And, before science had caught up with the legend, the legend had swallowed science and everything.

Donald J. Trump fotka

„I have a natural instinct for science.“

—  Donald J. Trump 45th President of the United States of America 1946

Quoted in * 2018-10-15

Trump: My ‘Natural Instinct for Science’ Tells Me Climate Science Is Wrong

Jonathan Chait

New York Intelligencer

https://nymag.com/intelligencer/2018/10/trump-i-have-a-natural-instinct-for-science.html
2010s, 2018, October

Émile Durkheim fotka
Frances Wright fotka

„Where men then are free to consult experience they will correct their practice, and make changes for the better.“

—  Frances Wright American activist 1795 - 1852

Independence Day speech (1828)
Kontext: Where men then are free to consult experience they will correct their practice, and make changes for the better. It follows, therefore, that the more free men are, the more changes they will make. In the beginning, possibly, for the worse; but most certainly in time for the better; until their knowledge enlarging by observation, and their judgment strengthening by exercise, they will find themselves in the straight, broad, fair road of improvement. Out of change, therefore, springs improvement; and the people who shall have imagined a peaceable mode of changing their institutions, hold a surety for their melioration. This surety is worth all other excellences. Better were the prospects of a people under the influence of the worst government who should hold the power of changing it, that those of a people under the best who should hold no such power. Here, then is the great beauty of American government.

William Shakespeare fotka

„Too much philosophy makes men mad.“

—  Alan Judd British writer 1946

Page 21.
The Noonday Devil (1987)

Louis Pasteur fotka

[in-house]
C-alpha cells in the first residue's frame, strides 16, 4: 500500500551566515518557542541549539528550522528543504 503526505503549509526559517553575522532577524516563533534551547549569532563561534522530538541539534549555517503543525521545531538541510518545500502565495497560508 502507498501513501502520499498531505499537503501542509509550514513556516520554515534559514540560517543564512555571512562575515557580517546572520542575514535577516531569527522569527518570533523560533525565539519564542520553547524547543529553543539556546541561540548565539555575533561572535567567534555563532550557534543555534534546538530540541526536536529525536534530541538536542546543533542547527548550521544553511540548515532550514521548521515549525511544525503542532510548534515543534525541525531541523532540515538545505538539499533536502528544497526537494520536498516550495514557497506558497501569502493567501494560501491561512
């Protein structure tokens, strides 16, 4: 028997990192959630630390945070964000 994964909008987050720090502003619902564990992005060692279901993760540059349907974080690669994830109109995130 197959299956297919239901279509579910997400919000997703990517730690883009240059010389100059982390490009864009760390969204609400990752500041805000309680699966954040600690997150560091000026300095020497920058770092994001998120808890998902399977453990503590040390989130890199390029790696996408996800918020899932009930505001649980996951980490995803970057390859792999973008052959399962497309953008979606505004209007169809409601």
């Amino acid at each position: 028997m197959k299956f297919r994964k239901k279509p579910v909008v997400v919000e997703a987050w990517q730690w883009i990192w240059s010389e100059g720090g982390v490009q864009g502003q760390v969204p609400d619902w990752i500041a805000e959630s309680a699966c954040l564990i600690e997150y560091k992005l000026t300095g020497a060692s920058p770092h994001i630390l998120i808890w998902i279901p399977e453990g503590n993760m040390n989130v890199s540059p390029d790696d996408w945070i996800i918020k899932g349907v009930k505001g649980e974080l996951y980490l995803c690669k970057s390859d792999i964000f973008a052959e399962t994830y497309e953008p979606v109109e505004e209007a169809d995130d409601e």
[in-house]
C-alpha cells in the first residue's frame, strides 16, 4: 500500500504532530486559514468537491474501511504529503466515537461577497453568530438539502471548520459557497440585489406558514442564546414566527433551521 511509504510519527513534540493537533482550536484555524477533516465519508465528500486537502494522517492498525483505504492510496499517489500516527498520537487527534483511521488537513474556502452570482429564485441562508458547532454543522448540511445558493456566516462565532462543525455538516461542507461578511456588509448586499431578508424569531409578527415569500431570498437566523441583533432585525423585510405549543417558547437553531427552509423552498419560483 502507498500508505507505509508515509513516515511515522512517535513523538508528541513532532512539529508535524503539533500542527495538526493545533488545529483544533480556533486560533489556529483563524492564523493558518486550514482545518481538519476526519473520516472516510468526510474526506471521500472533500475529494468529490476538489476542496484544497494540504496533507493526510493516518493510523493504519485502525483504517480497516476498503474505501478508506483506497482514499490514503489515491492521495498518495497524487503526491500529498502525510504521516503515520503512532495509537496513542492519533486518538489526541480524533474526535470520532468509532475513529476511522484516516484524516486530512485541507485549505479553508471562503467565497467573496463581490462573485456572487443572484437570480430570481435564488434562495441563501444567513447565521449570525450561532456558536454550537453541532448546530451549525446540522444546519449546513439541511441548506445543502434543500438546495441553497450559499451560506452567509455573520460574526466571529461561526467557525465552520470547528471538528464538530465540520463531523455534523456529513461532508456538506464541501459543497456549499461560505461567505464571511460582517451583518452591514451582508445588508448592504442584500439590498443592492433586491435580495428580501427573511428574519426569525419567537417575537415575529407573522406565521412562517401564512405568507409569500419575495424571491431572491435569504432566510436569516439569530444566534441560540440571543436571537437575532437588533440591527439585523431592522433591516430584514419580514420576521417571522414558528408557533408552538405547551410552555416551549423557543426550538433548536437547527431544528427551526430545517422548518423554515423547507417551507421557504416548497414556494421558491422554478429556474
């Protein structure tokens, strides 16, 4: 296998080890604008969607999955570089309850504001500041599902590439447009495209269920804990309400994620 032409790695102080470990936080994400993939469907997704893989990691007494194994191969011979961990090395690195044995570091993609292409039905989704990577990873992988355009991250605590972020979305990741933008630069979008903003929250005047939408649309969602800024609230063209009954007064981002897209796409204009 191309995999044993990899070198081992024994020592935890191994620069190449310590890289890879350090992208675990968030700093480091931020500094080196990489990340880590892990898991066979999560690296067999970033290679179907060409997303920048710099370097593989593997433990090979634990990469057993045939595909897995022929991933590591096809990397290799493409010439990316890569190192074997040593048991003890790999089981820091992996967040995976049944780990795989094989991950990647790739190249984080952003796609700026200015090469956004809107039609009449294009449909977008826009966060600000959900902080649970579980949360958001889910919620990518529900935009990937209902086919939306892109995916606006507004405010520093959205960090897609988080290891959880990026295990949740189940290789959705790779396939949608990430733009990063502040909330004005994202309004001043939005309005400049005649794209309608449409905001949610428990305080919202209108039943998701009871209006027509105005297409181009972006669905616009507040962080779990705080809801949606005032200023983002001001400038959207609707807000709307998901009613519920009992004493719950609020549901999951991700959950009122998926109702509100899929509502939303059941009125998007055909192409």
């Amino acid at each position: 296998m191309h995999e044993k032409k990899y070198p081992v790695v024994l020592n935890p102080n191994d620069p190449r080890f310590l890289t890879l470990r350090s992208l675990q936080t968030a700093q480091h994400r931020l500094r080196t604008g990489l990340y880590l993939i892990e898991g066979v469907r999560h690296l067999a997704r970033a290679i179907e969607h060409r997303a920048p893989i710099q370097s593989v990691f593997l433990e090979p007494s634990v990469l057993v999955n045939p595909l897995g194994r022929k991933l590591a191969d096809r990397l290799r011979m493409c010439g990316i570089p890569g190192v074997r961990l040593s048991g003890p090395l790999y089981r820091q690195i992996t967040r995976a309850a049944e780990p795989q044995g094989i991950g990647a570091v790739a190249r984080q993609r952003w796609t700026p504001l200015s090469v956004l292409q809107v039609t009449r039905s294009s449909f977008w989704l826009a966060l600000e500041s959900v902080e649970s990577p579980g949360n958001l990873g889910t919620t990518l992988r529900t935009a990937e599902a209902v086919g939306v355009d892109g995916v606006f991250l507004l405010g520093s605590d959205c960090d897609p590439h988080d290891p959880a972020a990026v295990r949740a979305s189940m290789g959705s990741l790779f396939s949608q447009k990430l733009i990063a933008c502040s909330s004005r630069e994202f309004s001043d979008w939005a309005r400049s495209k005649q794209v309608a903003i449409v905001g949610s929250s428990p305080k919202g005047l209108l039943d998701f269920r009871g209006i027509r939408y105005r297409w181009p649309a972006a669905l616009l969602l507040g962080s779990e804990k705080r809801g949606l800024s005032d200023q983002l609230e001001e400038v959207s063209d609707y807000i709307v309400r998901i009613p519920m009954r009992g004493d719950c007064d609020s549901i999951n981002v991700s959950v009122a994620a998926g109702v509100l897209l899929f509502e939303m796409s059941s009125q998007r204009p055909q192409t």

„A little science estranges men from God, but much science leads them back to Him.“

—  Louis Pasteur French chemist and microbiologist 1822 - 1895

This alleged quotation is attributed to Pasteur at least as early as 1952, in Miracles, by Morvan Lebesque. It appears in a letter about Pasteur reprinted in the February 7, 1920 issue of America magazine, but the author of the letter attributes the saying to Pascal and says it applies to Pasteur. It may be a paraphrase of Francis Bacon, in "On Atheism" in Essays (1597): A little Philosophy inclineth Mans Minde to Atheisme; But depth in Philosophy, bringeth Mens Mindes about to Religion.
Misattributed

José Martí fotka

„In truth, men speak too much of danger.“

—  José Martí Poet, writer, Cuban nationalist leader 1853 - 1895

Kontext: In truth, men speak too much of danger. Let others be terrified by the natural and healthy risks of life! We shall not be frightened! Poison sumac grows in a hard-working man's field, the serpent hisses from its hidden den, and the owl's eye shines in the belfry, but the sun goes on lighting the sky, and truth continues marching across the earth unscathed.

George Fitzhugh fotka

„Free trade or political economy is the science of free society, and socialism is the science of slavery.“

—  George Fitzhugh American activist 1806 - 1881

Zdroj: Sociology For The South: Or The Failure Of A Free Society (1854), p. 61

Oscar Wilde fotka

Súvisiace témy